Rundown for the week of May 1, 1999
In Northern Ireland the fragile peace seems to be holding, so is it now
safe to pack your bags and go exploring a place that for decades has been
known as the land of troubles? And if you do go, what's there to see? The
Savvy Traveler's Martin Stott ventured to Belfast to investigate.
Q&A I: Road Music
Rudy talks to listeners about their favorite songs to listen to while
traveling. Here are some suggestions from listeners:
Erik Winter of Hampstead, Maryland: Themes from "Jurassic Park" and
"Raiders of the Lost Ark."
Joan Turner of Bensalem, Pennsylvania: Aaron Copeland's Appalachian Spring
Laura Frankforter: Indigo Girls and Dixie Chicks
Steve Van Der Meer of Fort Collins, Colorado: Theme song from "The
Stewart Reed: "Radar Love" by Golden Earring. Also, Don Henley's "Building the Perfect Beast."
Buzz Aldrin Interview
When Buzz Aldrin and Neil Amstrong took a stroll on the moon in July of
1969, we could scarcely believe that human beings were blasting off into
the stars. Their bravery ignited our hopes and dreams for worlds beyond
the boundries of planet earth. Today, we're a little jaded...no longer
surprised by a rocket launch. But what if anyone...you, your neighbor,
mother, best friend, could take a trip to the moon? Buzz Aldrin thinks it
could happen. Matter of fact, he's got his own organization, Starcraft
Enterprises, through which he lectures and travels throughout the world to
share ideas about the future of civilian space travel. He's also chairs
both the National Space Society and the ShareSpace Foundation, which is a
From the once-in-a-lifetime department, I give you: the year 2000 and this
week's Millenium Watch. The computer world may be calling it Y-2-K, but
for travelers, it's more like "Why NOT 2K?" Why not pay 2K, that
is -- if not more -- for a flight, a cruise, a nightly hotel room
rate...I mean, when are you going to get another chance to ring in the
year 2000? This once-in-a-lifetime- thing seems to be a ticket to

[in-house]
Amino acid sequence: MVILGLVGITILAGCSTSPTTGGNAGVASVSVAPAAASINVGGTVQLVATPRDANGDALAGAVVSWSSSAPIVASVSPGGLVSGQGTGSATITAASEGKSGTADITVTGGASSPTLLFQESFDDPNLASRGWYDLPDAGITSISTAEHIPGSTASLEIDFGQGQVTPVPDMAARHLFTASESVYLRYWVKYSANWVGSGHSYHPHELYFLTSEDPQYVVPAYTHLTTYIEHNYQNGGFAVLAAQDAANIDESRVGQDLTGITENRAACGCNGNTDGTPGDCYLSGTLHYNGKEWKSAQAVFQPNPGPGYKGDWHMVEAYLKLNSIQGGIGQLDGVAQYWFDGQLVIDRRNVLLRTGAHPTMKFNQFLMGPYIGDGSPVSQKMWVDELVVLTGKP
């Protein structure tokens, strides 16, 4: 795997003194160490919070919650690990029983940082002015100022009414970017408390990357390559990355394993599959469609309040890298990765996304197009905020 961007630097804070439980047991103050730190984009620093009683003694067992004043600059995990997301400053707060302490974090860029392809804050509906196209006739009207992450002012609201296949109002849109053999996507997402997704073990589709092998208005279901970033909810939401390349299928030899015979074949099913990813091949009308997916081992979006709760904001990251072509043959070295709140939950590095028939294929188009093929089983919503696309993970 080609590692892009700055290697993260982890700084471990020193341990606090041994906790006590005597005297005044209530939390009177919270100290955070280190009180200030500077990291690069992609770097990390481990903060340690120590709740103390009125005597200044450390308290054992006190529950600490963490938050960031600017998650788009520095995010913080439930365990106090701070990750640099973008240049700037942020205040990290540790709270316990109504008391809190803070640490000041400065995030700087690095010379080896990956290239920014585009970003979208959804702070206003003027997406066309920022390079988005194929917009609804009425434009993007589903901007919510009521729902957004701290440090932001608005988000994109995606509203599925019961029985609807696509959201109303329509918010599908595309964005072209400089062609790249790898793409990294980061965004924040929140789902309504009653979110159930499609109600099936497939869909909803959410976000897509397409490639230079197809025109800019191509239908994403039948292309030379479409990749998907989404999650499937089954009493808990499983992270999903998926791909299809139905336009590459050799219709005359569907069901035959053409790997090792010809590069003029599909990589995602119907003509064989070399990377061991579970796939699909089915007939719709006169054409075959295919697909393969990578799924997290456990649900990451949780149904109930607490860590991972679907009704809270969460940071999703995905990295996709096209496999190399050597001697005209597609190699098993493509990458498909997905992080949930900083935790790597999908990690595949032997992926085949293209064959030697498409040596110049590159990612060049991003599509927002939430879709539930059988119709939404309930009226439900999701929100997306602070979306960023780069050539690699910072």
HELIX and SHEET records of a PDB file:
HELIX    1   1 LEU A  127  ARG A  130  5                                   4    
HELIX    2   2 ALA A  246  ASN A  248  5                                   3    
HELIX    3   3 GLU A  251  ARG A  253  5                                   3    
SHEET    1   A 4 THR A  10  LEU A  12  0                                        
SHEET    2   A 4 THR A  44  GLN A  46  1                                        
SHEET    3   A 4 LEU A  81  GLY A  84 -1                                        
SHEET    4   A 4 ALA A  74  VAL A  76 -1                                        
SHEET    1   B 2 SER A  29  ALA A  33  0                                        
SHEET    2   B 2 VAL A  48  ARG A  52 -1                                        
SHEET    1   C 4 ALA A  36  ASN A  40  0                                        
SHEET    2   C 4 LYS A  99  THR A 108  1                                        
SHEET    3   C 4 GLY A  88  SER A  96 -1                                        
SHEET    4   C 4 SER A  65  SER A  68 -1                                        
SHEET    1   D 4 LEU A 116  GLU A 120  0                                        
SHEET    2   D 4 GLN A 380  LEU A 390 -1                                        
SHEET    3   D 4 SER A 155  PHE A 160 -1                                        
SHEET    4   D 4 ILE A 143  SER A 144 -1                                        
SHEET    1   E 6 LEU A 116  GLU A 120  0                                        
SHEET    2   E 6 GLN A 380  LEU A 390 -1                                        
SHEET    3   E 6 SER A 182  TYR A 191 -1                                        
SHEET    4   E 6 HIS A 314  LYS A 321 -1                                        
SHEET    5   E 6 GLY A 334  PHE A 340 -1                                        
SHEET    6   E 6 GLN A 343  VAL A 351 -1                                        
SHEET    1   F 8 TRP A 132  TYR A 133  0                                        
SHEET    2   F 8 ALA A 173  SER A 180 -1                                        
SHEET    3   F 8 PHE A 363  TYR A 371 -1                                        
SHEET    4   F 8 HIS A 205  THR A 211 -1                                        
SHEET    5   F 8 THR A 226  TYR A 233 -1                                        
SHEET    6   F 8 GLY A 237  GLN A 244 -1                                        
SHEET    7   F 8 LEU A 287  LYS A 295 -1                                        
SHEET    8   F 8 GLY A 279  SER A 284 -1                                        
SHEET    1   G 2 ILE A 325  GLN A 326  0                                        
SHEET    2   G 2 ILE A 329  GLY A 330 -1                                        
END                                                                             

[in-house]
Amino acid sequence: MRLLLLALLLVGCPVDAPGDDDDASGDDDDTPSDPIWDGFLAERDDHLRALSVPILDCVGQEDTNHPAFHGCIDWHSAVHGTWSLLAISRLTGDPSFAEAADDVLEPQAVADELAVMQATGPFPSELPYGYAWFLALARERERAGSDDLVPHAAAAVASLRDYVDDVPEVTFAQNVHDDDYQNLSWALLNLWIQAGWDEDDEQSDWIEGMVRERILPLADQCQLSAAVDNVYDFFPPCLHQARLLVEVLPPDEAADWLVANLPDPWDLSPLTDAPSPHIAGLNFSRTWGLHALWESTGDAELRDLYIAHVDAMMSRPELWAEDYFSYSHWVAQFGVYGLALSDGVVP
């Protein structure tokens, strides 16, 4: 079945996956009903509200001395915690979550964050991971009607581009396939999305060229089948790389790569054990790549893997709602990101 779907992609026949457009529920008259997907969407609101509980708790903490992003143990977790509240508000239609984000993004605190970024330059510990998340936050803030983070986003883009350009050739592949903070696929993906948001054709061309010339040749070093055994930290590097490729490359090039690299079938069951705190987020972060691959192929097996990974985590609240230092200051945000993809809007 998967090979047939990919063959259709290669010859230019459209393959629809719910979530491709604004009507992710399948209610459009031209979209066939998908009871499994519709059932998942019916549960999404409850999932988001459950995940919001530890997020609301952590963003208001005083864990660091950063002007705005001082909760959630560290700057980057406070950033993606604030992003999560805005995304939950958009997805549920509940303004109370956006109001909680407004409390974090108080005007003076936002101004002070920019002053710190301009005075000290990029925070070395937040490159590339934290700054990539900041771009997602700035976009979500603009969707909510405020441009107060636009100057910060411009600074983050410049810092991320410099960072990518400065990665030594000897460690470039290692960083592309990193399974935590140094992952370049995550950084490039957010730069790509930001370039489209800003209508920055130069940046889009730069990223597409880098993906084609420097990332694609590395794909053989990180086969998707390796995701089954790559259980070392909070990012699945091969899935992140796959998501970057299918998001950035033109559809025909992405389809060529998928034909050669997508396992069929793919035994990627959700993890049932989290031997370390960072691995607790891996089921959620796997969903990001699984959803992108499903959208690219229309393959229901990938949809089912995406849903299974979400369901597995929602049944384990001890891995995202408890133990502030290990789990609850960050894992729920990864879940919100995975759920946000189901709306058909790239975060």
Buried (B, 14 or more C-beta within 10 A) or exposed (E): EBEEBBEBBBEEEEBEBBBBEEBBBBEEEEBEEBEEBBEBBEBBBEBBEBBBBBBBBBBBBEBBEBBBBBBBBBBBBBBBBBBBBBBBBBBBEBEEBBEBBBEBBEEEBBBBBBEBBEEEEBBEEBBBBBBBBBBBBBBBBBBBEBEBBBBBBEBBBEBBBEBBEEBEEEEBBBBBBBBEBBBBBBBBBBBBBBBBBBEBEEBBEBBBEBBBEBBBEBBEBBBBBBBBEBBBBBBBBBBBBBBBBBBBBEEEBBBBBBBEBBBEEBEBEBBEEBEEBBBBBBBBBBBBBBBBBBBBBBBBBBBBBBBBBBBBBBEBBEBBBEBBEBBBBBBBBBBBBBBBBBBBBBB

splurge, so travel planners are thinking big--HUGE, actually with prices
to match. So if you've got a few thousand extra to spend on the
triple-zeros, maybe one of these trips is for you.
Silversea is offering Millennium Cruises that let passengers count-down in
Fiji, then sail across the International Date Line, then back to celebrate
all over again. You're looking at a starting price of $30,000 per person.
If you prefer to celebrate in the skies, you can fly around the world on a
chartered Concorde flight. There's a three-week millennium safari, through
Africa, for $40,000, or an 18-day Around- the-World trip which includes
Sydney, Hong Kong, and Cairo, for $75,000 ... about twice as much as the
usual around-the-world package.
Heck, you can break the bank just by staying on the ground. There are
luxury manors and even castles available for rent in England, Scotland,
and Wales for $23,000 a week. As for hotels, the Ritz-Carlton offers what
it oh-so-humbly calls the "Ultimate Experience," reserved for just one
couple at each of its properties. Get a load of this: you get the
hotel's premier suite, private dining room, 18 karat gold watches, a
Jaguar to drive for the weekend, a private 24-hour butler ... the list
goes on. How much? How does 100 grand hit you?
And if you want to be the biggest spender, you can just head to that
traditional favorite, New York City's Times Square, where you'll find the
conveniently named Millennium Broadway Hotel. Take up their offer of
renting out the entire place to ring in 2000: three nights, three million
Travel with Kids
Here, the future and the past come together. When The Savvy Traveler's
Pippin Ross was a young girl, her parents took her and her best friend on
a trip to Washington D.C. Her memories of the nation's capitol have always
provided a graceful backdrop to her most cynical feelings about
government. She recently took her son and his best friend to Washington
D.C. and saw that all the grandeur and history still have a profound
Deal of the Week
There's never been a better time to visit Asia. It's nearly summer, so
the weather is just right. And the continent's stubborn economic